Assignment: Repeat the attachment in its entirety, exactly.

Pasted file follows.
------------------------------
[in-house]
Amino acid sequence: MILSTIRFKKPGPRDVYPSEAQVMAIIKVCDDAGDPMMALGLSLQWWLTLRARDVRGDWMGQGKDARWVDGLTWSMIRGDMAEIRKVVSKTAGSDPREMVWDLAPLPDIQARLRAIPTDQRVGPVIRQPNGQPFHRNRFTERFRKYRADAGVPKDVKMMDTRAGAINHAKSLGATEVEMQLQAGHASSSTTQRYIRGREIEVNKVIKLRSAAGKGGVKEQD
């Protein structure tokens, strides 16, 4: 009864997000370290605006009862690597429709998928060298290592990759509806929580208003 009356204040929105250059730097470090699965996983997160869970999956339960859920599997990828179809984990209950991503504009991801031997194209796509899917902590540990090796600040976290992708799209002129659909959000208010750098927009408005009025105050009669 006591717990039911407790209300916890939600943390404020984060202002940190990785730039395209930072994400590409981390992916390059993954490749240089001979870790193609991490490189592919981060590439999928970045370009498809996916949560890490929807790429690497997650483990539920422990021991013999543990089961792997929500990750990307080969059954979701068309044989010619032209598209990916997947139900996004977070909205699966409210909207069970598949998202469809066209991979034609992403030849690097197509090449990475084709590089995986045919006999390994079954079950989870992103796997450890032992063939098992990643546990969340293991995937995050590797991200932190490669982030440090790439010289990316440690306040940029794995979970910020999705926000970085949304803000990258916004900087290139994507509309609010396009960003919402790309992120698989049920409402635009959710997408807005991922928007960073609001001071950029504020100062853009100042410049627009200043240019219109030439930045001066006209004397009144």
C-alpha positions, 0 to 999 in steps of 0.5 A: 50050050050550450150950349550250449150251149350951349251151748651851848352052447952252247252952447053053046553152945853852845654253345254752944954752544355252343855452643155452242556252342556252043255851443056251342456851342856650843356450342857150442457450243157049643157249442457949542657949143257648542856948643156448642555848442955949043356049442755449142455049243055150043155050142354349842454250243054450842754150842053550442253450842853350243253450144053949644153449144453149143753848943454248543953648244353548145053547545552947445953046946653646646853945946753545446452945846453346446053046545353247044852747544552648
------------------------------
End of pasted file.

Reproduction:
[in-house]
Amino acid sequence: MILSTIRFKKPGPRDVYPSEAQVMAIIKVCDDAGDPMMALGLSLQWWLTLRARDVRGDWMGQGKDARWVDGLTWSMIRGDMAEIRKVVSKTAGSDPREMVWDLAPLPDIQARLRAIPTDQRVGPVIRQPNGQPFHRNRFTERFRKYRADAGVPKDVKMMDTRAGAINHAKSLGATEVEMQLQAGHASSSTTQRYIRGREIEVNKVIKLRSAAGKGGVKEQD
């Protein structure tokens, strides 16, 4: 009864997000370290605006009862690597429709998928060298290592990759509806929580208003 009356204040929105250059730097470090699965996983997160869970999956339960859920599997990828179809984990209950991503504009991801031997194209796509899917902590540990090796600040976290992708799209002129659909959000208010750098927009408005009025105050009669 006591717990039911407790209300916890939600943390404020984060202002940190990785730039395209930072994400590409981390992916390059993954490749240089001979870790193609991490490189592919981060590439999928970045370009498809996916949560890490929807790429690497997650483990539920422990021991013999543990089961792997929500990750990307080969059954979701068309044989010619032209598209990916997947139900996004977070909205699966409210909207069970598949998202469809066209991979034609992403030849690097197509090449990475084709590089995986045919006999390994079954079950989870992103796997450890032992063939098992990643546990969340293991995937995050590797991200932190490669982030440090790439010289990316440690306040940029794995979970910020999705926000970085949304803000990258916004900087290139994507509309609010396009960003919402790309992120698989049920409402635009959710997408807005991922928007960073609001001071950029504020100062853009100042410049627009200043240019219109030439930045001066006209004397009144």
C-alpha positions, 0 to 999 in steps of 0.5 A: 50050050050550450150950349550250449150251149350951349251151748651851848352052447952252247252952447053053046553152945853852845654253345254752944954752544355252343855452643155452242556252342556252043255851443056251342456851342856650843356450342857150442457450243157049643157249442457949542657949143257648542856948643156448642555848442955949043356049442755449142455049243055150043155050142354349842454250243054450842754150842053550442253450842853350243253450144053949644153449144453149143753848943454248543953648244353548145053547545552947445953046946653646646853945946753545446452945846453346446053046545353247044852747544552648